President Mo´se that have occurred since 2018. One
journalist disappeared that year in the capital and
another was murdered the following year.
Judicial system and legal security
Haiti suffers from high crime. According to the
constitution, the courts must be independent and
citizens are guaranteed basic rights. In reality, the
judiciary, like the state apparatus in general, is
permeated by corruption and public confidence in the
justice system is small. Bribery or intimidation often
affects both police and judges and jurors. The president
also has influence over the members of the Supreme
Court, whom he appoints. The judiciary also has a
shortage of money and well-trained staff.
The death penalty has been abolished in both peace
and wartime. However, a major problem is the arbitrary
and extrajudicial executions of suspected criminals
carried out by the police, among others.
Despite some ambitions to strengthen the rule of law
and reform the Criminal Code from the 1830s, conditions
deteriorated most rapidly in the 2000s, first through
the unrest that characterized the country in 2004 (see
Modern history), then as a consequence of the 2010
The earthquake destroyed courtrooms and prisons and
many judicial staff died. This has led to long delays in
the judicial process and serious overcrowding in
prisons, which has about six times more prisoners than
is considered reasonable and humane according to
international norms. The overcrowding is also partly due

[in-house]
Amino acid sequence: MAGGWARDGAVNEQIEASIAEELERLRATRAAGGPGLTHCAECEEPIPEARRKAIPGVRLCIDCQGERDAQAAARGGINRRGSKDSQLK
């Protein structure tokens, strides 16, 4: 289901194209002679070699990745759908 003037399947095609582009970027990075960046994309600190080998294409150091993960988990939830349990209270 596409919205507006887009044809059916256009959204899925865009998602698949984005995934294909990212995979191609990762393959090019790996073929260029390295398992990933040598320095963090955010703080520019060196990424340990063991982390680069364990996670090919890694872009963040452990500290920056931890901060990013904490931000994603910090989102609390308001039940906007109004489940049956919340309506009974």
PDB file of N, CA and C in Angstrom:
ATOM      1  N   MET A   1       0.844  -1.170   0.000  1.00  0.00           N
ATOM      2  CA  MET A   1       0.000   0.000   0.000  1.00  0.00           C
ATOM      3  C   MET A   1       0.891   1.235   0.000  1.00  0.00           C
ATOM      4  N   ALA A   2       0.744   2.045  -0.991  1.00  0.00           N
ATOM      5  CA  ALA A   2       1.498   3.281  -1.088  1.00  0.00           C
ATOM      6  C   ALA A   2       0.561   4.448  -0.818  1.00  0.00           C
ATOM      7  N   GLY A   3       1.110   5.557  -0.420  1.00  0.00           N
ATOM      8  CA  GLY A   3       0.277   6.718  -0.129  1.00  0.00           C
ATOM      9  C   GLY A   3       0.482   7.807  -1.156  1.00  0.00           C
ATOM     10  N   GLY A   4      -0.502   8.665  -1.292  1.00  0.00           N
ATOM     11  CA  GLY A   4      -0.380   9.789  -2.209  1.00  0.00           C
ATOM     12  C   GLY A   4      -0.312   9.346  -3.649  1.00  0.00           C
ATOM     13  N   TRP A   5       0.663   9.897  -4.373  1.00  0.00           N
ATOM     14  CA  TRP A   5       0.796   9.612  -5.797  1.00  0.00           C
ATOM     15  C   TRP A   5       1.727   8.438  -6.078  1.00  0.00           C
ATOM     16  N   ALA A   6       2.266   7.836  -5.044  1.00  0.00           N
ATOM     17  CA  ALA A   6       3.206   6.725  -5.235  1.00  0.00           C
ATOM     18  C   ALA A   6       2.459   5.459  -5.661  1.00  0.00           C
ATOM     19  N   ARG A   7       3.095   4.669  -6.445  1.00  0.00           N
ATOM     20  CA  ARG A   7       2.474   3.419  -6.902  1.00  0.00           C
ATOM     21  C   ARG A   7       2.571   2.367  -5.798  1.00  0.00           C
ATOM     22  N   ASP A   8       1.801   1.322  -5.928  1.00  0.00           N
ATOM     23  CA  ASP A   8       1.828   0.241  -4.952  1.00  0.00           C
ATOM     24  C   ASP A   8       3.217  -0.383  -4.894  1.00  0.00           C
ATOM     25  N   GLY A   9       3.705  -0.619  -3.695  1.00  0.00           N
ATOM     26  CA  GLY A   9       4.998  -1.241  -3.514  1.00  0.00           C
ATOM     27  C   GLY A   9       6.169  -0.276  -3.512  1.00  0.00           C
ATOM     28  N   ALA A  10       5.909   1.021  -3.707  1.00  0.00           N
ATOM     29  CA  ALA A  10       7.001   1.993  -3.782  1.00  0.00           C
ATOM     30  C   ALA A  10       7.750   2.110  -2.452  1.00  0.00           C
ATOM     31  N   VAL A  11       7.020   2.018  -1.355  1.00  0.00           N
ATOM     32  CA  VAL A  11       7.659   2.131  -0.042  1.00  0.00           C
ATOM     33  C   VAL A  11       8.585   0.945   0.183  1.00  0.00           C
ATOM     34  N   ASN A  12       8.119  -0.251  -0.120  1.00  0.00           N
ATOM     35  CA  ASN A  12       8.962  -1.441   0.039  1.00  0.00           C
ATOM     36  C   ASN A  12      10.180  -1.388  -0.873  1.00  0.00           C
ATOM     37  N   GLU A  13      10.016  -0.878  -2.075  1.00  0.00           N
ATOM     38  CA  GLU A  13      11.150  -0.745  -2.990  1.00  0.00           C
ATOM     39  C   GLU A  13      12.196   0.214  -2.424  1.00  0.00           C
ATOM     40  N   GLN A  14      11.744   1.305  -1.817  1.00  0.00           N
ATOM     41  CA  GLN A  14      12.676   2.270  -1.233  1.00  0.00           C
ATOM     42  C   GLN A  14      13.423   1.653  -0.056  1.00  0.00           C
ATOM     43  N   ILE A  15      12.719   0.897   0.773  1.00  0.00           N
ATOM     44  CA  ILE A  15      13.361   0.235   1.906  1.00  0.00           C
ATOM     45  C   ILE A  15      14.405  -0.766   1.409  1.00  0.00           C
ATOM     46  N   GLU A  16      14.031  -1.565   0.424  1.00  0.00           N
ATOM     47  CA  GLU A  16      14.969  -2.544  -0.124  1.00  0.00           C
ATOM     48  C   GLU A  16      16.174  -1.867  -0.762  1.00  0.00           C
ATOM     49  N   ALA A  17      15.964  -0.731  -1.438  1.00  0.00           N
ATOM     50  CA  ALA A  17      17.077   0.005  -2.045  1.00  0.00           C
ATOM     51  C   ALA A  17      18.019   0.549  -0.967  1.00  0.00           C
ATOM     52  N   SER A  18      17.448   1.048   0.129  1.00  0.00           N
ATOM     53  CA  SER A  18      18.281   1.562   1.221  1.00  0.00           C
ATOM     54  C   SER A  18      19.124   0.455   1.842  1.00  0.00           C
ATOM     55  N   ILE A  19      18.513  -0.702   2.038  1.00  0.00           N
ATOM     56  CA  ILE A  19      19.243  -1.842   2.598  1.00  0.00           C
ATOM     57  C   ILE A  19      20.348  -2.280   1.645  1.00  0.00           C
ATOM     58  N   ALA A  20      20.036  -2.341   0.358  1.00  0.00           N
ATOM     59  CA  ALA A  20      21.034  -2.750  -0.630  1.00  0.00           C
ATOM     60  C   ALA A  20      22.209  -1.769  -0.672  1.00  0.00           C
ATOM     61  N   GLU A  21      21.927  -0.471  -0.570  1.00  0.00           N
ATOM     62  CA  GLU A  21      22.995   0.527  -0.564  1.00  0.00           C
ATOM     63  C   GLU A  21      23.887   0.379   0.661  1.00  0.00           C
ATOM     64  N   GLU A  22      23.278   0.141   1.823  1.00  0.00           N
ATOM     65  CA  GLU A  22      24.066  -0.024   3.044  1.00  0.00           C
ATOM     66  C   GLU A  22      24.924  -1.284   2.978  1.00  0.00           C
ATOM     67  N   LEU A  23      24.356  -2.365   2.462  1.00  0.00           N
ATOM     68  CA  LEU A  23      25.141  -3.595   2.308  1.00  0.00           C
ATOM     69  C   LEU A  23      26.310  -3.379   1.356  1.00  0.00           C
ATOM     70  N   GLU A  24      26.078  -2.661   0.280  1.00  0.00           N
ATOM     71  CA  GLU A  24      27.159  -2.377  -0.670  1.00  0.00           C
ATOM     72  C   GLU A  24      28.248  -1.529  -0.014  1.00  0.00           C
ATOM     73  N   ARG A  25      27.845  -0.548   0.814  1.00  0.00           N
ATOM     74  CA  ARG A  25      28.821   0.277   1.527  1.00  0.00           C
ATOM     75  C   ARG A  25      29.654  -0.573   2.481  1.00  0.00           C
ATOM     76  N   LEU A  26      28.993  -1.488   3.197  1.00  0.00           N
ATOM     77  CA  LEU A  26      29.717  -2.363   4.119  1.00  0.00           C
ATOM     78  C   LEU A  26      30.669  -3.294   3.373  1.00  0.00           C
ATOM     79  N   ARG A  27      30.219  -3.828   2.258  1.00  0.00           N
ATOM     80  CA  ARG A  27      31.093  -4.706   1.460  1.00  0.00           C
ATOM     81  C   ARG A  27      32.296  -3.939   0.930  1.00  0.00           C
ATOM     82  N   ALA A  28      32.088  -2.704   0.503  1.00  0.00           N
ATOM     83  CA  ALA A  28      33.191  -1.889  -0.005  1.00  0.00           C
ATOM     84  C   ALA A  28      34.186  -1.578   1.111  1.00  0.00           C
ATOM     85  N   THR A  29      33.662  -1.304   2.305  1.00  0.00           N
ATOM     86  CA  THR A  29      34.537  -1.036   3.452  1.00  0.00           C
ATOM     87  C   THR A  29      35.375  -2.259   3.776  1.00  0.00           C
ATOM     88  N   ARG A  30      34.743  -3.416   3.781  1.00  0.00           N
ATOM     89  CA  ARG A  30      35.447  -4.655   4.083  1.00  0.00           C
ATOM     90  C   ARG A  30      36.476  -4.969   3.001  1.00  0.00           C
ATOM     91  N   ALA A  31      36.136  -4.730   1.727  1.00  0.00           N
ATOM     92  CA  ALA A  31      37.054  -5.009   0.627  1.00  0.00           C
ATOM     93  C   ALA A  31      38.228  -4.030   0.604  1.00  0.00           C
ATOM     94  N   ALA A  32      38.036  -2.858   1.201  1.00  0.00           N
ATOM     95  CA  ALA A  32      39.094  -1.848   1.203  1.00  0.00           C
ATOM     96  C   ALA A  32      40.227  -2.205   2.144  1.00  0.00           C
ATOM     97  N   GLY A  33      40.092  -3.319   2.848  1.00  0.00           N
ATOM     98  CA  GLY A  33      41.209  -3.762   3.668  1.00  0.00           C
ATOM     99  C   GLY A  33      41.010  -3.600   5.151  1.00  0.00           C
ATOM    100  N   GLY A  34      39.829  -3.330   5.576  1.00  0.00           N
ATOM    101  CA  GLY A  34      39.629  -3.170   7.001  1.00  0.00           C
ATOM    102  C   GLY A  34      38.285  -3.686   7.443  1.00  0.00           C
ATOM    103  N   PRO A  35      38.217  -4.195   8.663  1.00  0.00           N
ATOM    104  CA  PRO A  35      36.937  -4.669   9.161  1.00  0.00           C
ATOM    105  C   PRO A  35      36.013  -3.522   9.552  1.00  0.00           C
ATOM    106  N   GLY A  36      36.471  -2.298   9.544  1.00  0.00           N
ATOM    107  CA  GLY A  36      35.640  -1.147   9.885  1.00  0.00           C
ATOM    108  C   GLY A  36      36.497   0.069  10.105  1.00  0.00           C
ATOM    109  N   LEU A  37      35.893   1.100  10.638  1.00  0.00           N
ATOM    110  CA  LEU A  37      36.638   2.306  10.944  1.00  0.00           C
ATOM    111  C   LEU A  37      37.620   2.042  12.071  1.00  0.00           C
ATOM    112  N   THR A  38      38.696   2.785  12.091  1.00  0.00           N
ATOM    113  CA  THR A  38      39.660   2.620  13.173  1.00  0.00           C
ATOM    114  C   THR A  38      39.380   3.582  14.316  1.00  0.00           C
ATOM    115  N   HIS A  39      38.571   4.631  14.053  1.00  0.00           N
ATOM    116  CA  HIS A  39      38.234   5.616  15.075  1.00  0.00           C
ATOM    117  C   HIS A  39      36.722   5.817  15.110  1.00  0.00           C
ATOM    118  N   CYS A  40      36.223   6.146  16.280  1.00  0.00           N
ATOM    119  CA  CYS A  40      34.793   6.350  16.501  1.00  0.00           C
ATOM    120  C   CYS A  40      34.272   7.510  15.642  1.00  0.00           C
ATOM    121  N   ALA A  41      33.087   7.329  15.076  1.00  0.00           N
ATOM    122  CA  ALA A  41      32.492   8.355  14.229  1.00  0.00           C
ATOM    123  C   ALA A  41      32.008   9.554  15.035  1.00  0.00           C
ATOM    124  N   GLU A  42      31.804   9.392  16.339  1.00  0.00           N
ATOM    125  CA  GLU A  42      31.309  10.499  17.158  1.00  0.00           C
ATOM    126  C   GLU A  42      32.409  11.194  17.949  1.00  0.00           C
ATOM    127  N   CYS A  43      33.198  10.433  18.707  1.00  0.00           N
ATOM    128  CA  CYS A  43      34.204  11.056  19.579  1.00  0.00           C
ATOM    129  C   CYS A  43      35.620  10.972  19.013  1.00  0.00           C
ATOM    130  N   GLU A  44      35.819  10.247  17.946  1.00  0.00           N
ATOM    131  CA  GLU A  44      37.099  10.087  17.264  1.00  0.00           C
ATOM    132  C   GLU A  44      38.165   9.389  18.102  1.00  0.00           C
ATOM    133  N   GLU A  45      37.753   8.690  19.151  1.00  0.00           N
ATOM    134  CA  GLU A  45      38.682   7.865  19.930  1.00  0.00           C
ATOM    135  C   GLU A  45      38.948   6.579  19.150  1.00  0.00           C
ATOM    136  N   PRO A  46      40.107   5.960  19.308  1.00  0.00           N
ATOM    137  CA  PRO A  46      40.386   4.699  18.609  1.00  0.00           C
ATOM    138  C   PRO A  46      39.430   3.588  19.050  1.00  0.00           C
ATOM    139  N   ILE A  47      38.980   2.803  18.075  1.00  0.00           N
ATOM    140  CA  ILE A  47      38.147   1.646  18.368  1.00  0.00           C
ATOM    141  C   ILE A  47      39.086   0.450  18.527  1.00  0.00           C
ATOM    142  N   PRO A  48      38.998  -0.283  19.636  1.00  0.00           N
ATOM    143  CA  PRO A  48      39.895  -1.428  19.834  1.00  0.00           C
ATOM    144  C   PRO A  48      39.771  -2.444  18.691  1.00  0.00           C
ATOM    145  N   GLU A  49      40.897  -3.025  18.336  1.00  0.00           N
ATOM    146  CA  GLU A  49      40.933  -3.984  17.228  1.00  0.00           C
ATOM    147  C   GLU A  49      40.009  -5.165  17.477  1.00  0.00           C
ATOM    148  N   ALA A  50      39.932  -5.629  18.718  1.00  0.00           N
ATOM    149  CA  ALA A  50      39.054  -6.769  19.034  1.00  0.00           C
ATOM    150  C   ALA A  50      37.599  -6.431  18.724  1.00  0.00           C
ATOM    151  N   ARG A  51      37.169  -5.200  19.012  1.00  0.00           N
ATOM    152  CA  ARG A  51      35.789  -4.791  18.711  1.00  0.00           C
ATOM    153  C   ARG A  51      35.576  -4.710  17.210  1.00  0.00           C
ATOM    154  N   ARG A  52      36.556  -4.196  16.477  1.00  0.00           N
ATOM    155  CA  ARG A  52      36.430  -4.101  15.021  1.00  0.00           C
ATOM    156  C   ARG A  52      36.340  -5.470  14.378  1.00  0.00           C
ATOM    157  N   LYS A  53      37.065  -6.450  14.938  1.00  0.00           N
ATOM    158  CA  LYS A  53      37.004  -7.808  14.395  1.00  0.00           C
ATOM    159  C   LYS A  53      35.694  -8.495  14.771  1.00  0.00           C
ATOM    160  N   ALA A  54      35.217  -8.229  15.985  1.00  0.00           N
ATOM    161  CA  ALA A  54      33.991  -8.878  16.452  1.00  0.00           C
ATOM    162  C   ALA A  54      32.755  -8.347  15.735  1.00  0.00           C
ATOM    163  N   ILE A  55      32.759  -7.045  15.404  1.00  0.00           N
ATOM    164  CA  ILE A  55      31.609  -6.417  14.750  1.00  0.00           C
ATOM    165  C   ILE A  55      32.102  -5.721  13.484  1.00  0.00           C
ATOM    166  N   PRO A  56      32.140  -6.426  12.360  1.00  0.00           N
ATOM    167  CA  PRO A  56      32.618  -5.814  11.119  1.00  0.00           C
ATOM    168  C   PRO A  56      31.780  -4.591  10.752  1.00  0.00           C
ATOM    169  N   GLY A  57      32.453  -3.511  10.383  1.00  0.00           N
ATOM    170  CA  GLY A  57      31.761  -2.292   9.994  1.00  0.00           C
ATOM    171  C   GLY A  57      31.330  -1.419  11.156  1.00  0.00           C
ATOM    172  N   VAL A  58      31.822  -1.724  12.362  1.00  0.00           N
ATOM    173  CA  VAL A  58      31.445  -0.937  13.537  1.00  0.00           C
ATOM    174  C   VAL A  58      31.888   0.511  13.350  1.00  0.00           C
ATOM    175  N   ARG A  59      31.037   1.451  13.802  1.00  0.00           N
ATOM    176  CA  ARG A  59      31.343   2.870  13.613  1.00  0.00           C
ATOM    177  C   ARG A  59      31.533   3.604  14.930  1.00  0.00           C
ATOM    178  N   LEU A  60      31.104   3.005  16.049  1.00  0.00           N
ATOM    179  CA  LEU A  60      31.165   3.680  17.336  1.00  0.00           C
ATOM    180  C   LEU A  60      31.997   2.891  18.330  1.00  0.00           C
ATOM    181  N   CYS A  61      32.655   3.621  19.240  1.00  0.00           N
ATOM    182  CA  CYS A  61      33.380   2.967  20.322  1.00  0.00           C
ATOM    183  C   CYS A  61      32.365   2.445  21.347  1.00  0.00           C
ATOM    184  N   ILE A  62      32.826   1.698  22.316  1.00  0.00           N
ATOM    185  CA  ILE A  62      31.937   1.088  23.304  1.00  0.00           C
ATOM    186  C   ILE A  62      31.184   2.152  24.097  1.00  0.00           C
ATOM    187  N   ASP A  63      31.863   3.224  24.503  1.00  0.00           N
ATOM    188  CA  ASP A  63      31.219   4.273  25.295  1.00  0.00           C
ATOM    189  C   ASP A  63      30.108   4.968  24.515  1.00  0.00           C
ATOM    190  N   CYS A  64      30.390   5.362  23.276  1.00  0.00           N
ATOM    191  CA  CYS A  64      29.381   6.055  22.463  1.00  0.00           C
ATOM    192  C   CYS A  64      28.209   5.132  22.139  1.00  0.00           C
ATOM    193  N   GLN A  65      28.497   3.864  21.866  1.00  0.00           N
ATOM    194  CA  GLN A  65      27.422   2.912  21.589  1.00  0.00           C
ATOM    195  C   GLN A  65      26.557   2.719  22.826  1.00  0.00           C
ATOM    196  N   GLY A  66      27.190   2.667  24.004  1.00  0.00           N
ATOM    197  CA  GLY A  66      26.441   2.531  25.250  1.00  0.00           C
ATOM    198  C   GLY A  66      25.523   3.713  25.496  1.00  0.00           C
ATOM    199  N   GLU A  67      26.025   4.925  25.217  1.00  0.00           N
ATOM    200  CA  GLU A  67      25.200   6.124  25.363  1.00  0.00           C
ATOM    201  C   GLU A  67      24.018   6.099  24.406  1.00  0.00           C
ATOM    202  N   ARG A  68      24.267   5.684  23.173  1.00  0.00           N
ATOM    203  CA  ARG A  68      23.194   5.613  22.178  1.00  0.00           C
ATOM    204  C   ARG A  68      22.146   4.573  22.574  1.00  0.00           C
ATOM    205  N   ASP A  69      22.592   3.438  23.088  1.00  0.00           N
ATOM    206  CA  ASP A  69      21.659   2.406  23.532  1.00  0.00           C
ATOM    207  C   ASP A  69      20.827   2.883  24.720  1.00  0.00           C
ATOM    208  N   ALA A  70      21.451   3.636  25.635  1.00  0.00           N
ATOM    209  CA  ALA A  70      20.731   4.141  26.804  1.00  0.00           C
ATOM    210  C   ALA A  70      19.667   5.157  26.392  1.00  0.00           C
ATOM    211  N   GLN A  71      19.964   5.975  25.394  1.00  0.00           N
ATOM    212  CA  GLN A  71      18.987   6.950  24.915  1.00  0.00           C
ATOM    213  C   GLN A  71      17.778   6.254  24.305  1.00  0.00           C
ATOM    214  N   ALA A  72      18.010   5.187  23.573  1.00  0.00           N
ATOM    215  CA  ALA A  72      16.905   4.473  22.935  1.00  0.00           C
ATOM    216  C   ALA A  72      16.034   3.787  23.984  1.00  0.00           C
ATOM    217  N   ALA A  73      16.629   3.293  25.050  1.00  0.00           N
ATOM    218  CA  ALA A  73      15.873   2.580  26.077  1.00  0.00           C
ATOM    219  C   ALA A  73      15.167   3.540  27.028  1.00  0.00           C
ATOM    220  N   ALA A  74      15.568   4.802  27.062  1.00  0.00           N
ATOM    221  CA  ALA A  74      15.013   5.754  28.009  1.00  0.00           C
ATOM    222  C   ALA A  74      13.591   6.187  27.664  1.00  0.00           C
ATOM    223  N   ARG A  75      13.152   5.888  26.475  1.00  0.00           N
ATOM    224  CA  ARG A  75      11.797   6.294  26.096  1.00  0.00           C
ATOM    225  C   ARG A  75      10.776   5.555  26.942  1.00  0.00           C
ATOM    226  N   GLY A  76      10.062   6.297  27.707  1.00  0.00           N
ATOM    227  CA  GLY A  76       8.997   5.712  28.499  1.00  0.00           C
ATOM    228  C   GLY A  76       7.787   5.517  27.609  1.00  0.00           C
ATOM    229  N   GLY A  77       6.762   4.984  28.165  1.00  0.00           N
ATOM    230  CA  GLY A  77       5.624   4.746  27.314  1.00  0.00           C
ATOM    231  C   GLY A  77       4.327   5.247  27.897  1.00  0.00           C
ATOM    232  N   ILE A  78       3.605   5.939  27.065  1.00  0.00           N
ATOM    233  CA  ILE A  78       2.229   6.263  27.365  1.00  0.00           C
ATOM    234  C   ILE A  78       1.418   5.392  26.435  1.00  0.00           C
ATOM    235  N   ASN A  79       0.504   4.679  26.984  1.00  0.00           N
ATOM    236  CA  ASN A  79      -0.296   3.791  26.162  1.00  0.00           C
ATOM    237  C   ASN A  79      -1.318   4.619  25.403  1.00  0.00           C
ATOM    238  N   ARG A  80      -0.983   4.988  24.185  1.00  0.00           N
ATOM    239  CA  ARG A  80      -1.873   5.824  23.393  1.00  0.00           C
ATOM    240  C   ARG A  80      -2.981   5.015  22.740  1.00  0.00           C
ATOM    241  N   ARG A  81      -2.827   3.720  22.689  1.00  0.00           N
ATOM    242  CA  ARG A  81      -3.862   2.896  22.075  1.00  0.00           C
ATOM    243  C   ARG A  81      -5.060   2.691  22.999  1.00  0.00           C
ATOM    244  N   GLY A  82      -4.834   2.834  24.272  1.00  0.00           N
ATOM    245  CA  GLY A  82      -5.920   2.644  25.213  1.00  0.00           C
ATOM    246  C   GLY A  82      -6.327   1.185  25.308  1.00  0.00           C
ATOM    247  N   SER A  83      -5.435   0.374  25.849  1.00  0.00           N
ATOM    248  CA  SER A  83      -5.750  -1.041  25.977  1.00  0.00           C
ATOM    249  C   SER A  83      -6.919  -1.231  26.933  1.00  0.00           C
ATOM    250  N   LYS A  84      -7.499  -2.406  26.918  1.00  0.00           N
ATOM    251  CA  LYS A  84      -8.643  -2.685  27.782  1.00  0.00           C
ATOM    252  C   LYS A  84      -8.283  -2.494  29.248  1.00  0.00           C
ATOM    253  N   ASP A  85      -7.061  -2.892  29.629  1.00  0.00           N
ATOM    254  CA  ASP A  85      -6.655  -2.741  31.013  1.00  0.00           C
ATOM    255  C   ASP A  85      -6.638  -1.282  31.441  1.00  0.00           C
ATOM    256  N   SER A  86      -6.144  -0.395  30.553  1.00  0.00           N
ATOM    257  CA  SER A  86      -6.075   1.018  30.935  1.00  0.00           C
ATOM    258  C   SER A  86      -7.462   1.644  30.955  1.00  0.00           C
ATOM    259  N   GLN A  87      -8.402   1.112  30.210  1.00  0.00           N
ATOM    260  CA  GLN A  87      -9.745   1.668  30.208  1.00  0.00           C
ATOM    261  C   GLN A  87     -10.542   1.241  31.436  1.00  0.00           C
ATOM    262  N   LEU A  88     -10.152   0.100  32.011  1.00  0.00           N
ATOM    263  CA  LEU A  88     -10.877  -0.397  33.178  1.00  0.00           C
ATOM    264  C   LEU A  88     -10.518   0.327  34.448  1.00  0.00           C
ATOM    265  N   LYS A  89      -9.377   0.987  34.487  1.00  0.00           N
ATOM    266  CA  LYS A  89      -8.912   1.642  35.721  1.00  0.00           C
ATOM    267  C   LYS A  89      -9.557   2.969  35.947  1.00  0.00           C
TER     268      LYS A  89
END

to the fact that many people may be incarcerated for a
long time while awaiting trial. The sanitary conditions
in the prisons are often substandard.
The work of building a stronger, more corrupt police
and judiciary has been slow due to inefficiencies and
political contradictions. Corruption is deeply rooted in
society and also characterizes the judicial system,
partly because of the low salaries of judges,
prosecutors and other court personnel.
One consequence of the corruption in the justice
system is that those who have committed truly serious
crimes can often go free, while thieves are imprisoned.
The Prime Minister is finally approved
Only when President Martelly presents his third proposal to Prime Minister
Garry Conille is it approved by the National Assembly.
The cholera epidemic requires many lives
Nearly 6,000 people are reported to have died in the cholera epidemic that
broke out in the fall of 2010.
New prime minister rejected
Michel Martelly takes up the post but immediately encounters difficulties as
his election of prime minister is rejected by Parliament.
Aristide again in Haiti
A few days before the second round of elections, the resigned president
Jean-Bertrand Aristide also returns to Haiti (see January 2011). His party Fanmi
Lavalas has been prevented from participating in the elections.
Hundreds of thousands still remain homeless
The UN reports that 810,000 people live in 1,150 camps, one year after the
Baby Doc back in Haiti
Former dictator Jean-Claude Duvalier returns to Haiti after 25 years in exile
(see Modern History). He is charged with corruption and human rights violations.
Turbulence around the second round of elections
The electoral authority announces that the second round of both presidential
and parliamentary elections will be postponed indefinitely. The United States
Organization (OAS) states in a report that Martelly received the second most
votes in the first round of elections. Celestin says at first that he does not
intend to jump off, but later Inite withdraws his candidacy. Eventually, the
Election Authority announces that the second round of elections will be held in
March, and that it stands between Manigat and Martelly.